Bread and Butter #1 by Liz Mayorga

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Meet Liana Caudillo, a young Latina, who loves music and aspires to design album covers in her beloved San Francisco. Like many other artists in the city, Liana works at the de Young Museum Café. Yet, despite being surrounded by art all day, San Francisco’s growing gap between rich and poor and its growing homogeneity become a challenge. Liana doesn’t find the bohemian city she once dreamed about. Instead, she is surrounded by other service workers, who, like her, are struggling to simply survive. With the daily struggle consuming so much of her life, Liana wonders if she will ever find the time, the peace of mind, or even the inspiration she needs to pursue her dreams.

Bread and Butter #1 by Liz Mayorga

Publication: October 5th 2016 by Rosarium Publishing

Source: ARC via Netgalley

Thoughts:

Bread and Butter is for anyone who has ever worked at a day job while pursuing another dream. I really liked the stark black and white style to the realistic illustrations. They complimented the daunting and/or mundane challenges that Liana encounters with each new customer in a cafe. That bone-tired feeling that comes with having to put your energy into a place where your heart and mind don’t always fit is conveyed so well in this short issue.

Bread and Butter builds a familiar bridge between the hope that comes with dreams and the despair that comes with being stuck in a routine necessary for survival. I’ve never been to San Francisco but I liked how this story conveys the two faces of a place that you’ve dreamed of. The ending of this first issue gives me a slight hope that Liana won’t always be stuck in that realistic bitter place of survival. Her love for music are the key notes at the beginning and the end of this snapshot of her life.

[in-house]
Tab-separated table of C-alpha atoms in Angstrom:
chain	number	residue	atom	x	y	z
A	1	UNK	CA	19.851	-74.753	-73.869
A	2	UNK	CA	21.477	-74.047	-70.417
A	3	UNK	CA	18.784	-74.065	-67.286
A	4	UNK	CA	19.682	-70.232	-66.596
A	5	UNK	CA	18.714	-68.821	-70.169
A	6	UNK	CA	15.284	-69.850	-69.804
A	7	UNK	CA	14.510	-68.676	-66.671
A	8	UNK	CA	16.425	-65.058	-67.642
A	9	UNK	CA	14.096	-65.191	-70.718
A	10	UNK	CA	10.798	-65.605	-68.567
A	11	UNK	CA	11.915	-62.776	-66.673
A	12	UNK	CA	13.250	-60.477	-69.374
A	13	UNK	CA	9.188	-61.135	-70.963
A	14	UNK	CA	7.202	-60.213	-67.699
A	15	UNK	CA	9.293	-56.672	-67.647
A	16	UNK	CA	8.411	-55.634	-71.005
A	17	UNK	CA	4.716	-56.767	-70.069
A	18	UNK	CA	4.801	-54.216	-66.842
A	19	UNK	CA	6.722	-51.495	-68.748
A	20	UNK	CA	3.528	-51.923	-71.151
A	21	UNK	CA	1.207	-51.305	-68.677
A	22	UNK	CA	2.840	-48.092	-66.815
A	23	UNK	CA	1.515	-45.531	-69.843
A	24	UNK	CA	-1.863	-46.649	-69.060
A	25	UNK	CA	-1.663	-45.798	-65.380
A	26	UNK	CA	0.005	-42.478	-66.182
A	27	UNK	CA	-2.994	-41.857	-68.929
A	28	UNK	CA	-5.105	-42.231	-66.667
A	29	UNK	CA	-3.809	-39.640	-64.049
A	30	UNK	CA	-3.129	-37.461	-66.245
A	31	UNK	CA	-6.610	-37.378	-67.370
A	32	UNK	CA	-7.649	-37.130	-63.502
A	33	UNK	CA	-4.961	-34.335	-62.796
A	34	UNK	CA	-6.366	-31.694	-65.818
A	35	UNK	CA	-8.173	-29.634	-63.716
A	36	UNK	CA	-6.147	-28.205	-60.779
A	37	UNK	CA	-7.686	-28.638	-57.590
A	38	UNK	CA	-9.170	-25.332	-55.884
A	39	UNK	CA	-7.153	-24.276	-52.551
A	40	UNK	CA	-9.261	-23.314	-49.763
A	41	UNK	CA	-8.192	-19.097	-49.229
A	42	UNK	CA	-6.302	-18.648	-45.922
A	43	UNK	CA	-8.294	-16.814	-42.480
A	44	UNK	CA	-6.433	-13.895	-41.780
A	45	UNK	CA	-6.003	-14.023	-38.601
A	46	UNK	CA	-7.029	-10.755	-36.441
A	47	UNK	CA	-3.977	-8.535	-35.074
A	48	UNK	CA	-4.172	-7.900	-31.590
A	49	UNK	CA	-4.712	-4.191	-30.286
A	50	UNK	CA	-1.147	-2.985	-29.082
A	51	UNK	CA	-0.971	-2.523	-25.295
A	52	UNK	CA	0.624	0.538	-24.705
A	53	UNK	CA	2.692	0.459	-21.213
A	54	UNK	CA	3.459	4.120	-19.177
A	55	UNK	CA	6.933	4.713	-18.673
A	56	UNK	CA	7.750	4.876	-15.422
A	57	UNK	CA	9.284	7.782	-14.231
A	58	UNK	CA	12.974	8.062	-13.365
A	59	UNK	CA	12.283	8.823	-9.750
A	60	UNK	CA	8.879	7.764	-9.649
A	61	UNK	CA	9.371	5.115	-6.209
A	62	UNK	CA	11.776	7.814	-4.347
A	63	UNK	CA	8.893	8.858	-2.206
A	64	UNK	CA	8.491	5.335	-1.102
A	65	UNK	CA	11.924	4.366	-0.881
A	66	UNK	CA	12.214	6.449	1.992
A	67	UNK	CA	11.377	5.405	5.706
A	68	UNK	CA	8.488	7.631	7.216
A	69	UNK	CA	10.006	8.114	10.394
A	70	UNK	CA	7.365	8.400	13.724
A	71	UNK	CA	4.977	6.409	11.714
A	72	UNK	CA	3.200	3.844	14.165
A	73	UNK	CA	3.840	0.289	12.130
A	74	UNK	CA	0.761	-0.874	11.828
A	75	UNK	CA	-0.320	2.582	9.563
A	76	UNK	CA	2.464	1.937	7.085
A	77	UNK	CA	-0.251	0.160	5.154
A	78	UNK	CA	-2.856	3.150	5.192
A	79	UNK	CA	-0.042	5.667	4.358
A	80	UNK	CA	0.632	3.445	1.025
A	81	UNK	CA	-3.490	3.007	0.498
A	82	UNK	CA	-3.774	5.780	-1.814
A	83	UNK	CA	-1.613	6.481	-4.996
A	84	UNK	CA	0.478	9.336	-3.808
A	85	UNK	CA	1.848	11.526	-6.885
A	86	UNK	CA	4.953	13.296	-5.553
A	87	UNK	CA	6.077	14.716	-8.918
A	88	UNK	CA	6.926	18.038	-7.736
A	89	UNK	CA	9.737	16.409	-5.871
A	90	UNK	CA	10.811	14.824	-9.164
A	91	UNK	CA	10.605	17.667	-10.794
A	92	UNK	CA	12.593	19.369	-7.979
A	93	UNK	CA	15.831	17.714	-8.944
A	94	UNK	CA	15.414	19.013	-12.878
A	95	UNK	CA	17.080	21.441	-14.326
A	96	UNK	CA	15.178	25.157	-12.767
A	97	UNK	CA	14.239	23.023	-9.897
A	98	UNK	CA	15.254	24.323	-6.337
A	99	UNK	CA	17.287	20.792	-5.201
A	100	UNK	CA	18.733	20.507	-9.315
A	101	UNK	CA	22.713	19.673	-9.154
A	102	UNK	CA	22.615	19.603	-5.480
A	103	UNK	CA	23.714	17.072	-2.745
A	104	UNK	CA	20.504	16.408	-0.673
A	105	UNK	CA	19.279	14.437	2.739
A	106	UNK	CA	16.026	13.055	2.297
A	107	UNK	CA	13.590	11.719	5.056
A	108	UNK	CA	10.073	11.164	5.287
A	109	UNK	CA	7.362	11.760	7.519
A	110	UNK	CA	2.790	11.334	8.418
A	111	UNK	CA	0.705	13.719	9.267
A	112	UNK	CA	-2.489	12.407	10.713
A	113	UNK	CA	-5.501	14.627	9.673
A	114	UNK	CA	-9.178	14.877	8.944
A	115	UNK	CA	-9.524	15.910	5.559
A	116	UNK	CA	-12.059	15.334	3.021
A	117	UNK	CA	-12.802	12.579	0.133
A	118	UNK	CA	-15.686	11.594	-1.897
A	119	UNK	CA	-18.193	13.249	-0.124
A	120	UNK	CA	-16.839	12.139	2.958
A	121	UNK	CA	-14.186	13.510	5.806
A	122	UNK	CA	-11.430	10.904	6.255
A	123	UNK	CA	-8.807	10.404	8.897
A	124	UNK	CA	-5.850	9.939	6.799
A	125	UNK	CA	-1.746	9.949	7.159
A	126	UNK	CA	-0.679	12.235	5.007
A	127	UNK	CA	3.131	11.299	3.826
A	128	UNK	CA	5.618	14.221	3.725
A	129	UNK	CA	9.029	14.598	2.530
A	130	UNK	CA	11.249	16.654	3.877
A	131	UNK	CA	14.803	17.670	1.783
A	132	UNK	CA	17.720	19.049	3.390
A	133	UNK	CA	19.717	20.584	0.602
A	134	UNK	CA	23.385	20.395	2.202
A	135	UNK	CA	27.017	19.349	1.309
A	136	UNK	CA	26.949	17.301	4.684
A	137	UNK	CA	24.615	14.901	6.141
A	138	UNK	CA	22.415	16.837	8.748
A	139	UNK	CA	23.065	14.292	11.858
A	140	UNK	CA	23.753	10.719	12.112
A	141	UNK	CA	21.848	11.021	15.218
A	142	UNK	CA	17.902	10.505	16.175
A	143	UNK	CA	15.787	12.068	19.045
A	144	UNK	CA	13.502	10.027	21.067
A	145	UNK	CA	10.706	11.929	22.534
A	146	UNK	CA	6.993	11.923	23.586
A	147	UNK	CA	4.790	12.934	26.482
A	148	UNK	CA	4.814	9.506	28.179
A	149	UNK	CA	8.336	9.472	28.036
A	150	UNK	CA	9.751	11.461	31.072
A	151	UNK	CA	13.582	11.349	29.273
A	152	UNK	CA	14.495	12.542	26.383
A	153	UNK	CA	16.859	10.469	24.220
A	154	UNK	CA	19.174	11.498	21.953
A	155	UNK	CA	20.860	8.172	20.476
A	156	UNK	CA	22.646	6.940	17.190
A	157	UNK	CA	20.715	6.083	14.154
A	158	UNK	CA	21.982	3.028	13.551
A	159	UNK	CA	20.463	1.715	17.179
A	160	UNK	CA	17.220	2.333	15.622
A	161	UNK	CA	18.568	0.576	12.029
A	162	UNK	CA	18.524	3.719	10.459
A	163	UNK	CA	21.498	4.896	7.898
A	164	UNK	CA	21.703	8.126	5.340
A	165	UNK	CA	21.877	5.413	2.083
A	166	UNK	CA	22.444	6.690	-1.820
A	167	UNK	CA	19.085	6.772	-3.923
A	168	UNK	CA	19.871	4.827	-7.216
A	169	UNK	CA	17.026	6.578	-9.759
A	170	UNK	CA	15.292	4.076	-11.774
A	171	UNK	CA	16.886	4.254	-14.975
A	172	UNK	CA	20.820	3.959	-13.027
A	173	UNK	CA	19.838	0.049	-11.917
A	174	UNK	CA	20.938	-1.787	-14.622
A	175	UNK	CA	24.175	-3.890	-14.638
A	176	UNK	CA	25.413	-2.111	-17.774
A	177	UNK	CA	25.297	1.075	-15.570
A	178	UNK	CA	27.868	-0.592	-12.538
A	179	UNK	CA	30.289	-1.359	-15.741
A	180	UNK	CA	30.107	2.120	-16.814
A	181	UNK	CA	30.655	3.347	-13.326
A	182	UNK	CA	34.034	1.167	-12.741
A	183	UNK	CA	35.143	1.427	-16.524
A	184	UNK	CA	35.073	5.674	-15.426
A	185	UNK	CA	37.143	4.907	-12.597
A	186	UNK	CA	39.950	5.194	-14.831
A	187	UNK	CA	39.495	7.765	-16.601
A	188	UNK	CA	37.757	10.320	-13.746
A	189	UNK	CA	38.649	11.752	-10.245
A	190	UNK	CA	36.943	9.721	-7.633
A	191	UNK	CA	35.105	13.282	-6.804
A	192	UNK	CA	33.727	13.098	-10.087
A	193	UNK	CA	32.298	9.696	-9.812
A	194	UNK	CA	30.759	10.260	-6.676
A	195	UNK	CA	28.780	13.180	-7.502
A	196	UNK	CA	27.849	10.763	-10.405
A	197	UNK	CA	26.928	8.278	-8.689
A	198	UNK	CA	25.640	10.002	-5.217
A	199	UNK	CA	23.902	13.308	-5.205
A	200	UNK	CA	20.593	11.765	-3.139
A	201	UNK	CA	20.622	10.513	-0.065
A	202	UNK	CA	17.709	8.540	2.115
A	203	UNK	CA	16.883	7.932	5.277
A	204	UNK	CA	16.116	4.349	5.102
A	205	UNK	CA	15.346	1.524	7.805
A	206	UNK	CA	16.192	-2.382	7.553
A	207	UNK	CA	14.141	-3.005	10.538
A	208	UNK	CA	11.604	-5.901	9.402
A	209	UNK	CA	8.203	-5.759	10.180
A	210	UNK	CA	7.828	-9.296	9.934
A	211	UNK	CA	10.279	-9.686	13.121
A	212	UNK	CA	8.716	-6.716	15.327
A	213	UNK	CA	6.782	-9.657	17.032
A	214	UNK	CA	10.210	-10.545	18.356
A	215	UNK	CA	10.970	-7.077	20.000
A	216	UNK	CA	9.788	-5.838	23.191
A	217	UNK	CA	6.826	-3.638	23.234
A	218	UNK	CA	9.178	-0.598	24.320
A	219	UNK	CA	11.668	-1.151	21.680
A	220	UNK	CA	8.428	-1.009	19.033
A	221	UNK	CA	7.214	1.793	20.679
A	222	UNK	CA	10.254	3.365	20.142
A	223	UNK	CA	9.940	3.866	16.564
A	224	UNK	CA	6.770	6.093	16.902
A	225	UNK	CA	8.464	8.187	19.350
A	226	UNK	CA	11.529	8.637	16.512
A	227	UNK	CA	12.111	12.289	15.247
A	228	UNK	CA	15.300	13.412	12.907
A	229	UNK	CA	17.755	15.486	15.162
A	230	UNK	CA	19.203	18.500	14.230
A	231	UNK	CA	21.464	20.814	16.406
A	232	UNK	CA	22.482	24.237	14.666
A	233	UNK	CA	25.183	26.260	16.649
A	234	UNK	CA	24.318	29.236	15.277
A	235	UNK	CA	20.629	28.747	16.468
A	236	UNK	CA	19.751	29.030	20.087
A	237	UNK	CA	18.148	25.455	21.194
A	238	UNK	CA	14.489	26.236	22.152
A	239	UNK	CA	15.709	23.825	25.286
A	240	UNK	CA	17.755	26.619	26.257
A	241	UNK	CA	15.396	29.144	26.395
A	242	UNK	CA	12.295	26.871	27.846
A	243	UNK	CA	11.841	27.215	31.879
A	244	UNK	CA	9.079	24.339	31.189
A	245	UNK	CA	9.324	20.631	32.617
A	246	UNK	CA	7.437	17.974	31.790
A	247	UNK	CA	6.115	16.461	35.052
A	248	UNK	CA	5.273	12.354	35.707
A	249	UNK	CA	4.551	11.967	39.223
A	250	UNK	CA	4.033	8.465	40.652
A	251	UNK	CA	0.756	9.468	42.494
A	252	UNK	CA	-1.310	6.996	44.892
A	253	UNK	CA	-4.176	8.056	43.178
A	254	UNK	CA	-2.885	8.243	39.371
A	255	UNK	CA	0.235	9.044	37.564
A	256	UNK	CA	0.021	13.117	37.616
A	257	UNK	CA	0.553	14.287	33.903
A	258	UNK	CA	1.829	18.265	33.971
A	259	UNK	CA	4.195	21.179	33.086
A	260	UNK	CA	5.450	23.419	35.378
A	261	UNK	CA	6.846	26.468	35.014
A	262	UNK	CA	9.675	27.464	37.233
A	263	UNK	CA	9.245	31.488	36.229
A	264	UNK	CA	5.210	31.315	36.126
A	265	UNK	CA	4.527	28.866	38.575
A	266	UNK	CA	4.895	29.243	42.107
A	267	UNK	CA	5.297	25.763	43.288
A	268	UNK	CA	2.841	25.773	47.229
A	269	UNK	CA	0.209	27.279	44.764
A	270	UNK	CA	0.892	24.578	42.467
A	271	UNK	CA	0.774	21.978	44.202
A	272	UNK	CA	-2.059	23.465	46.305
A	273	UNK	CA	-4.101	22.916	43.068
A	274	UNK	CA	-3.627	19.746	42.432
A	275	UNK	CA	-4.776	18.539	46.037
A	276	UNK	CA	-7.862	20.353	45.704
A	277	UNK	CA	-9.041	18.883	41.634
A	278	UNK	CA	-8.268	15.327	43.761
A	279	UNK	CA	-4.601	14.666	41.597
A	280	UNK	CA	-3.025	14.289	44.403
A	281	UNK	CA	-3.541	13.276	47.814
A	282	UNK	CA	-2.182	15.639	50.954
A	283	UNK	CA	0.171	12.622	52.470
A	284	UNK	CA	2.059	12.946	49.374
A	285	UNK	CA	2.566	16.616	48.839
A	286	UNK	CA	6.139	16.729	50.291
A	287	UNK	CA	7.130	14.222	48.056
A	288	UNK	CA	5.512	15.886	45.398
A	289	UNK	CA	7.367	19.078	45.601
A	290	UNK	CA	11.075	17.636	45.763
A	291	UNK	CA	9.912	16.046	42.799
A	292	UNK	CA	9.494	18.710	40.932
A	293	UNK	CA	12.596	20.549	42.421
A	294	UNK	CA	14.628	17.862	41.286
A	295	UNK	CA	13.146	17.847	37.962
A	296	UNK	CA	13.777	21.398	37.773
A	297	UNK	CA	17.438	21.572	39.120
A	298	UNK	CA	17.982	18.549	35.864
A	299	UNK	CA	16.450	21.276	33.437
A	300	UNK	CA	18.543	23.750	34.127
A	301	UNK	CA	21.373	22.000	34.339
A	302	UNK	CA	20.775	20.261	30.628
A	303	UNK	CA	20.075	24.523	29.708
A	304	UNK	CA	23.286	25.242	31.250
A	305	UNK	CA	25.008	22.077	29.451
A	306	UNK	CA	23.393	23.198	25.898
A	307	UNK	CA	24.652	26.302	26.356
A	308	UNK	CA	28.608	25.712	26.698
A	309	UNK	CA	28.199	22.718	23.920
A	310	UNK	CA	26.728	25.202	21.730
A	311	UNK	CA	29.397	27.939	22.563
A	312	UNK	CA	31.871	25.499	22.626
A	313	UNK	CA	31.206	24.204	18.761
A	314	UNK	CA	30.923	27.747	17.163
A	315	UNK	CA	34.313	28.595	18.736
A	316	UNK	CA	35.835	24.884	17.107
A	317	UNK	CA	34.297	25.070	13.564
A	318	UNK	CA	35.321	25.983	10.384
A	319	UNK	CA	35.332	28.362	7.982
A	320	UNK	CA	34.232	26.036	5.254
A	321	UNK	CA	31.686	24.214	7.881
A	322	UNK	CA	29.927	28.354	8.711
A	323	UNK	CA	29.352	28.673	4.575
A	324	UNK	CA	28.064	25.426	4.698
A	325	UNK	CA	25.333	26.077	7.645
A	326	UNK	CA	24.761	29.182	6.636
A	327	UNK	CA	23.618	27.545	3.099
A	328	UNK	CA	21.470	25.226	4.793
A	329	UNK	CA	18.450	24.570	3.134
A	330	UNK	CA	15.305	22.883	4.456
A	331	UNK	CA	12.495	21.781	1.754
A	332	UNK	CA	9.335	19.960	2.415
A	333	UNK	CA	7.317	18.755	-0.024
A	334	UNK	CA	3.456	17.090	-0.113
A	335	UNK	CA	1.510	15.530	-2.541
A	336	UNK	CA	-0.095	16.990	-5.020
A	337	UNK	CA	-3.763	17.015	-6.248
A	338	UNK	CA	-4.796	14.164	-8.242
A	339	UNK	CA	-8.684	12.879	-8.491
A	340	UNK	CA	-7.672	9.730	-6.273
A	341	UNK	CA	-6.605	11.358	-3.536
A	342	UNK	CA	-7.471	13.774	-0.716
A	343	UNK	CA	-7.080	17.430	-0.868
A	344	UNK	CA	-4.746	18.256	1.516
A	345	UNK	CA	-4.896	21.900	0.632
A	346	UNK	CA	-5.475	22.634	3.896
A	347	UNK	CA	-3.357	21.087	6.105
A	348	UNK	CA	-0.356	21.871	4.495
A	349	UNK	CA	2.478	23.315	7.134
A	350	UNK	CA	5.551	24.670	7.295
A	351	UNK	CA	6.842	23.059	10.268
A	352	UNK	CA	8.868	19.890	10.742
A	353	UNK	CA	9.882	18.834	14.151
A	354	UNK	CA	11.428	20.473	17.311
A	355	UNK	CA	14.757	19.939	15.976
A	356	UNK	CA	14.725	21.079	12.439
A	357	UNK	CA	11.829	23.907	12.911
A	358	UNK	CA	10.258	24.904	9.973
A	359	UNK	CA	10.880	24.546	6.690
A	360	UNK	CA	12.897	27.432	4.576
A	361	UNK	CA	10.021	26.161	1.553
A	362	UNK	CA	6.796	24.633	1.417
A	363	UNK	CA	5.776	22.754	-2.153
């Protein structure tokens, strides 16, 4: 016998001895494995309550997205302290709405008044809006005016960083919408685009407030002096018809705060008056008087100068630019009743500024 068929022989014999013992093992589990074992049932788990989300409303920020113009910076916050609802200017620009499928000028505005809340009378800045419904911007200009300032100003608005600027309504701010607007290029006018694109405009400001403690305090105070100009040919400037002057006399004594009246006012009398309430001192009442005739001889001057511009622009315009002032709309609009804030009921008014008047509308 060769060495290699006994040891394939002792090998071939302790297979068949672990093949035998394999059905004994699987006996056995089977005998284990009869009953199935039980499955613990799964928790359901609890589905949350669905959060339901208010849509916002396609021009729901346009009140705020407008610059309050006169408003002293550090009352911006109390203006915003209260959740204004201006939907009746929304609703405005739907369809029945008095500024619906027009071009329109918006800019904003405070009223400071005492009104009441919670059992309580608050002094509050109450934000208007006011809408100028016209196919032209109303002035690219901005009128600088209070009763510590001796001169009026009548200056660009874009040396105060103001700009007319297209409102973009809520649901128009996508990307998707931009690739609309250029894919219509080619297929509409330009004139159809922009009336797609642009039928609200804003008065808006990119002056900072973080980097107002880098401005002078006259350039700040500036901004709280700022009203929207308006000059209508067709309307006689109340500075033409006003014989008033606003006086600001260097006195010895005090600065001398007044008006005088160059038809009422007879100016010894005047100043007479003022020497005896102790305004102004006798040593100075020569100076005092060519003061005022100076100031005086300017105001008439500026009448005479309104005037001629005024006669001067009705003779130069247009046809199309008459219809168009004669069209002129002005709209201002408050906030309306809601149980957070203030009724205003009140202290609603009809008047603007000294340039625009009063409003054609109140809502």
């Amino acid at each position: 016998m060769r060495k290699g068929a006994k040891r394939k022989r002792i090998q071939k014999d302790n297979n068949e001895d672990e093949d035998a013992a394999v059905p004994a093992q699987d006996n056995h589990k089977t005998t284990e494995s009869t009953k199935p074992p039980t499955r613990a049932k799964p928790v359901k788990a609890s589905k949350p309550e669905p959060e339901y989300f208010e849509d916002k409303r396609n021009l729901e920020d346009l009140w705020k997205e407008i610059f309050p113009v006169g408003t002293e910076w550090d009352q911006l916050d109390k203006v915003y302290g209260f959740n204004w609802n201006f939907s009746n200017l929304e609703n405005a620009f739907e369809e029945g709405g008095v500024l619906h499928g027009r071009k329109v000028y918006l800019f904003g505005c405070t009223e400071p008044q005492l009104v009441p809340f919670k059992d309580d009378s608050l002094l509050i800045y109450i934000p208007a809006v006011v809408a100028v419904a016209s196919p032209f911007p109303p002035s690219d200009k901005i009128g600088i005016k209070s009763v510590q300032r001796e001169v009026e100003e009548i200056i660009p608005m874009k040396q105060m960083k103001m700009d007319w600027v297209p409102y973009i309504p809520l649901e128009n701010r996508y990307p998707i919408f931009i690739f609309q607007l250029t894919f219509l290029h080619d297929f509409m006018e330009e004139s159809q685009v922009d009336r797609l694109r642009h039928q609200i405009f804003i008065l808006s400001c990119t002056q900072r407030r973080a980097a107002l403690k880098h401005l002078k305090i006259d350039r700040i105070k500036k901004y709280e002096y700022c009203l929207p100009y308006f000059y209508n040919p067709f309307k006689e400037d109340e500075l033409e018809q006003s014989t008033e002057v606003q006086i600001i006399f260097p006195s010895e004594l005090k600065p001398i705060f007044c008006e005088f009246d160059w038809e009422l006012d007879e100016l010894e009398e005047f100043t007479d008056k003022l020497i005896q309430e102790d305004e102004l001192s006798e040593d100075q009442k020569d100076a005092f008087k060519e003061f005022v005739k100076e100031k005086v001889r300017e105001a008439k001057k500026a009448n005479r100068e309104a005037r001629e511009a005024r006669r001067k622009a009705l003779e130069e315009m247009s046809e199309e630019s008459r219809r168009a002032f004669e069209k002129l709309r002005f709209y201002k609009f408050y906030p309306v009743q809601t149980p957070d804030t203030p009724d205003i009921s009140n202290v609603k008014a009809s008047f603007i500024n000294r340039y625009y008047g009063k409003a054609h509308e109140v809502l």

I’ve previously blogged about the need for more new adult stories that cover the different life challenges a person faces after graduation – I’d definitely add Bread and Butter to the list.

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12 thoughts on “Bread and Butter #1 by Liz Mayorga

  1. Sounds like a book I could definitely relate to, even though I mostly enjoy my daytime job hahaha. I agree that NA has so much potential unfulfilled, glad this book fills in the gap.

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    1. Me too! All of them have their ups and downs but I hope in the future comic issues, Liana finds support or a better day job. I’ve only read a handful of NA but if I read a handful more, maybe I can make a list/article.

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  2. I’m keeping my eye on this graphic novel! I have a pool of potential GNs with Latinx protagonists, and I will buy one this weekend. I like the sound of this one, though I would like for more issues to be available. Maybe I should wait a little or jump right in anyway? Ah, not sure!
    I feel kind of stuck at my day job right now. Maybe this story will inspire me to dream beyond the mundane work I’m doing currently. :/